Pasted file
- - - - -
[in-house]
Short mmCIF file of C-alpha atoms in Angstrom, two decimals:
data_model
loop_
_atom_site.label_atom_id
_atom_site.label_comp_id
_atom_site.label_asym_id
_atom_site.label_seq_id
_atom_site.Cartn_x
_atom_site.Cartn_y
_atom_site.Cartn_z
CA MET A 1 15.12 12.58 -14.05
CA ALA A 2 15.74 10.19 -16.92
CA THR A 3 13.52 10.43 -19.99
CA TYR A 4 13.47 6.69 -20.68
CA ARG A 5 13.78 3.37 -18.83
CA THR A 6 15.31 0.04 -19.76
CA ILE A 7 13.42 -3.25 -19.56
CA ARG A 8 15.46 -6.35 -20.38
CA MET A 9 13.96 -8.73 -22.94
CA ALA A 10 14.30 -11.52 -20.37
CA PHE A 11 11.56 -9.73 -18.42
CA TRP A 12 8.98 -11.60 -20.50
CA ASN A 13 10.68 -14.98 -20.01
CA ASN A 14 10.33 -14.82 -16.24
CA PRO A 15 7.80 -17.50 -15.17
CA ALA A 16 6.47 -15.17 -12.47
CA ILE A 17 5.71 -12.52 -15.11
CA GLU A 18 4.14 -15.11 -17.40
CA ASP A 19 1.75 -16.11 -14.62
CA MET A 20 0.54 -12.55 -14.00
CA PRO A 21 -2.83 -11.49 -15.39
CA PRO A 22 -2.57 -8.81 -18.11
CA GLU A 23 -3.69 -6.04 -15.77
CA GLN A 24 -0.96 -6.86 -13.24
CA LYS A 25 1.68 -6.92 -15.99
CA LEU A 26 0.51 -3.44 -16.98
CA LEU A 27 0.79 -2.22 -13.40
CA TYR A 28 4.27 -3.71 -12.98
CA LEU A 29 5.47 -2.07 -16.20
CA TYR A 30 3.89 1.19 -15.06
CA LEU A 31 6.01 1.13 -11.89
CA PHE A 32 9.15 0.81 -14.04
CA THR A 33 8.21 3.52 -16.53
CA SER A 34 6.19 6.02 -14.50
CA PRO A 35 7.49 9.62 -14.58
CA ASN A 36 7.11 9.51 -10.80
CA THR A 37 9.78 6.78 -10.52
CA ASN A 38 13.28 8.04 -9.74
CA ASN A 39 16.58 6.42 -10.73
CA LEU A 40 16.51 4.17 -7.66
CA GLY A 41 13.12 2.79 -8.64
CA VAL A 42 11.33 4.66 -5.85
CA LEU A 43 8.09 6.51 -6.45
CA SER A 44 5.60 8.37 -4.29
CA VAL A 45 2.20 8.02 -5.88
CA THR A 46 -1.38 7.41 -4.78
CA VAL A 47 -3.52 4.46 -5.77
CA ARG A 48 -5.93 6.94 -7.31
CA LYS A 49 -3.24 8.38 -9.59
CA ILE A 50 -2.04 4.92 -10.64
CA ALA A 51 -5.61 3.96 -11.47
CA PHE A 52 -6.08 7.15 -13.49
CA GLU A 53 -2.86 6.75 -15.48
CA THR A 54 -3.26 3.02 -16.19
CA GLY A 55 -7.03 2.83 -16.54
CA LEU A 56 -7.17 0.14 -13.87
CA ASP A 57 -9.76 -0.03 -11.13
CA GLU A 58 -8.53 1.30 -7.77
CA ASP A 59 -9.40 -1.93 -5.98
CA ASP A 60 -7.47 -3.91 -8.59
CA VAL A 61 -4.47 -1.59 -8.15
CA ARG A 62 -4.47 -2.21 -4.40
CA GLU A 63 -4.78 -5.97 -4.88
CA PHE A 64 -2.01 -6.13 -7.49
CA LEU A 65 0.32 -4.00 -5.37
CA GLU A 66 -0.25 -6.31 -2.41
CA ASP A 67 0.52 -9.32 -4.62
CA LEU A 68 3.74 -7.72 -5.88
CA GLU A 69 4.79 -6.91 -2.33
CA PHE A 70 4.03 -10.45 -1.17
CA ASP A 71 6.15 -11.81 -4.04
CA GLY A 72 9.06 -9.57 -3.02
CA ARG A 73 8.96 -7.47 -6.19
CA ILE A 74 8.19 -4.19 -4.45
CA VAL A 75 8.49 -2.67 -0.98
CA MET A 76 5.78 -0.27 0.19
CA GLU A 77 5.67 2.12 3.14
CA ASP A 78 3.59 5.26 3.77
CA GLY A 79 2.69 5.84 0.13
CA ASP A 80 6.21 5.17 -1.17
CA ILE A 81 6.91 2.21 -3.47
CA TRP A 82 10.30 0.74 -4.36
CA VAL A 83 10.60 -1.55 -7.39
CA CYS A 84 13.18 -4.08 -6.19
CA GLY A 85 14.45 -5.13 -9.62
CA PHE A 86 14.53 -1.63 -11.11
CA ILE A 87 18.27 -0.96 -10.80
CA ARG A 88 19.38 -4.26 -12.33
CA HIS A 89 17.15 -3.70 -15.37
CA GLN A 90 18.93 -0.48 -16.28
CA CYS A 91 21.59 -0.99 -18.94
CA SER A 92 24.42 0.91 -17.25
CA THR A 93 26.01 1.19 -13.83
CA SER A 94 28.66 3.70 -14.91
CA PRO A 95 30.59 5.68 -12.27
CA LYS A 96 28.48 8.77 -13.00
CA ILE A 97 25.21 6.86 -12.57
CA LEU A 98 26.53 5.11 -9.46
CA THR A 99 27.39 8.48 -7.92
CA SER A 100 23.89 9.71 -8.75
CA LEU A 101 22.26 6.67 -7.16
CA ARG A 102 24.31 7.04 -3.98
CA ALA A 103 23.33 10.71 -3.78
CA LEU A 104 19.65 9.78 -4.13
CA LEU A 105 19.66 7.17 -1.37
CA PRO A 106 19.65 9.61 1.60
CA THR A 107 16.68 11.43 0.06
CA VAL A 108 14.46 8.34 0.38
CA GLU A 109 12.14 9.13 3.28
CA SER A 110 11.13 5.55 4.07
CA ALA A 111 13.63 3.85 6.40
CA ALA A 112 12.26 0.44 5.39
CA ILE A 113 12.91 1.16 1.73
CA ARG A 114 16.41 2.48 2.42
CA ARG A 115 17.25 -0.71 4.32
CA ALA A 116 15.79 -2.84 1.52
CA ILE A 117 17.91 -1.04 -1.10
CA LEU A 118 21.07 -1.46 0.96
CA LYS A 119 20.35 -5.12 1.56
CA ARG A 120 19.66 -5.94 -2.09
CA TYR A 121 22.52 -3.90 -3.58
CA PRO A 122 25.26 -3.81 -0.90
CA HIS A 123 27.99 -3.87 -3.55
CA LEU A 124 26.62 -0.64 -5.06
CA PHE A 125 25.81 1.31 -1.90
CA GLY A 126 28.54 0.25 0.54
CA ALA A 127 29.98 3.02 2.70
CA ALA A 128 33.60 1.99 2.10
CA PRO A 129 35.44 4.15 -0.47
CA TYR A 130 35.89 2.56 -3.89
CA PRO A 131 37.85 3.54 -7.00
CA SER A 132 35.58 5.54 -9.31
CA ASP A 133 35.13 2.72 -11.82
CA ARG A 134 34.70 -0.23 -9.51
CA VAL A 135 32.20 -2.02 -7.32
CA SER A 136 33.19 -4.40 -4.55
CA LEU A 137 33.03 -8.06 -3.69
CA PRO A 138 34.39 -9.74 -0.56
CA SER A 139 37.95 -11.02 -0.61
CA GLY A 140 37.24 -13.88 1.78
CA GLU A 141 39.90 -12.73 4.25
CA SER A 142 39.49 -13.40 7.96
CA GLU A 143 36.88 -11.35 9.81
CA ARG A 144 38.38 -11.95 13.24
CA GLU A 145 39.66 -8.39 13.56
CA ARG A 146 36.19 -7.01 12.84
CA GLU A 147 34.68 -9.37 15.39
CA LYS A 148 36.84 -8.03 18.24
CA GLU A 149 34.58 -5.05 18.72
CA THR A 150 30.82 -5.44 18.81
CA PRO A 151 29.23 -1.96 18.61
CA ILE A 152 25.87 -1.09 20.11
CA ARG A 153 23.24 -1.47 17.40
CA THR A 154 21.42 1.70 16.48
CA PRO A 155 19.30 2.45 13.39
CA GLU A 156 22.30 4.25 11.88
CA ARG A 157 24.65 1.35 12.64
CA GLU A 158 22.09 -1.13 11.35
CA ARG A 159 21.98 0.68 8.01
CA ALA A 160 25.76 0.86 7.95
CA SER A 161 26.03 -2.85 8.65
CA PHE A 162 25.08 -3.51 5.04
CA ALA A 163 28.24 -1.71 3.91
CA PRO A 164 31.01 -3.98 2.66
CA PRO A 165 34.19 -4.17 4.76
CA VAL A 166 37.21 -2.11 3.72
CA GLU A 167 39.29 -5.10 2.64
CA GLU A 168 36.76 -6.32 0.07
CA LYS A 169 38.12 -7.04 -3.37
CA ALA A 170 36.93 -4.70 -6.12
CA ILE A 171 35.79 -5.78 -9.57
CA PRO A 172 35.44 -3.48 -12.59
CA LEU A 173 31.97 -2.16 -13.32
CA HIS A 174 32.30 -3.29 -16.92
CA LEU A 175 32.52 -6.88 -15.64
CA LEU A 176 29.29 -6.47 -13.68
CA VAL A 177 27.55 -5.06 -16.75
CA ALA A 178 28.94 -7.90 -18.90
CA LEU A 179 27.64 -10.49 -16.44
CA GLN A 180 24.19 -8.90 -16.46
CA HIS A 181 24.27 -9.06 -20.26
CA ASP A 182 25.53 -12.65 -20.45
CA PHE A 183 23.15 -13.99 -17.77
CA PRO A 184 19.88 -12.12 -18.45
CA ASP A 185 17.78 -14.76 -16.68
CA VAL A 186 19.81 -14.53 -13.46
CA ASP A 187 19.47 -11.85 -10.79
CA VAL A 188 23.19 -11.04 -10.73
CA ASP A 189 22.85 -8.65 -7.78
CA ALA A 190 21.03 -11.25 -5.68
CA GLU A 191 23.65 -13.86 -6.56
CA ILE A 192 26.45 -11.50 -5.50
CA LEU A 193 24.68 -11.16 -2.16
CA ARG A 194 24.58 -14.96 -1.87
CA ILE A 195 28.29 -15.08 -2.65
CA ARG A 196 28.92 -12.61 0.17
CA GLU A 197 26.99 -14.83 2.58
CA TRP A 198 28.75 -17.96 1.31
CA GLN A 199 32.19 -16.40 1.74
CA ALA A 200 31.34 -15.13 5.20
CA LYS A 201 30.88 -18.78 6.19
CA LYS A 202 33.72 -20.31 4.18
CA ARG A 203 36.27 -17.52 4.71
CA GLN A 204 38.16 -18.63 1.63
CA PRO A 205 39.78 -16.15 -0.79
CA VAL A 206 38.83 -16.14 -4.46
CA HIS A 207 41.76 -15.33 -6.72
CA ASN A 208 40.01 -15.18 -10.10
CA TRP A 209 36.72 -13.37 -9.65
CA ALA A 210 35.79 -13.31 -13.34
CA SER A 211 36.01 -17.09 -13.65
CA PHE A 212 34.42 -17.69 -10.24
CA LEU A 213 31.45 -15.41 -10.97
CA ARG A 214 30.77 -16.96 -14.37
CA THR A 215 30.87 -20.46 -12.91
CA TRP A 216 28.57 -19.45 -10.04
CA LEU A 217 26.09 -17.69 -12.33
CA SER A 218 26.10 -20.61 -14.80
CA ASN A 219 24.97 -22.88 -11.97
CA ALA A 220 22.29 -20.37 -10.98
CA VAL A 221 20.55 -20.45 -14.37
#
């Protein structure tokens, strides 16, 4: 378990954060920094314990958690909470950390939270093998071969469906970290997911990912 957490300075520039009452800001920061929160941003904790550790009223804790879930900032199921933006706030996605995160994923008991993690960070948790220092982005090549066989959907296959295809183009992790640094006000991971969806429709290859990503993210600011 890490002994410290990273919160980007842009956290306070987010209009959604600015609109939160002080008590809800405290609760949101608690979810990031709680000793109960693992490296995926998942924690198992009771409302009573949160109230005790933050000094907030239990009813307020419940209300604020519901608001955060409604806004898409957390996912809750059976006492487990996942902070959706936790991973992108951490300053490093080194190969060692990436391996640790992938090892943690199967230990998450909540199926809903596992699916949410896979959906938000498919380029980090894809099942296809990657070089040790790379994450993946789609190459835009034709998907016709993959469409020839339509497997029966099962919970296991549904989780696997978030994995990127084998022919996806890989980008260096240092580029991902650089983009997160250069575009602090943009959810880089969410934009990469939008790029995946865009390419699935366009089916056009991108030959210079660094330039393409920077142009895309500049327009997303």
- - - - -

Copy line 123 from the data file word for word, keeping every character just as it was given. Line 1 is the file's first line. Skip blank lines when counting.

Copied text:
CA ALA A 112 12.26 0.44 5.39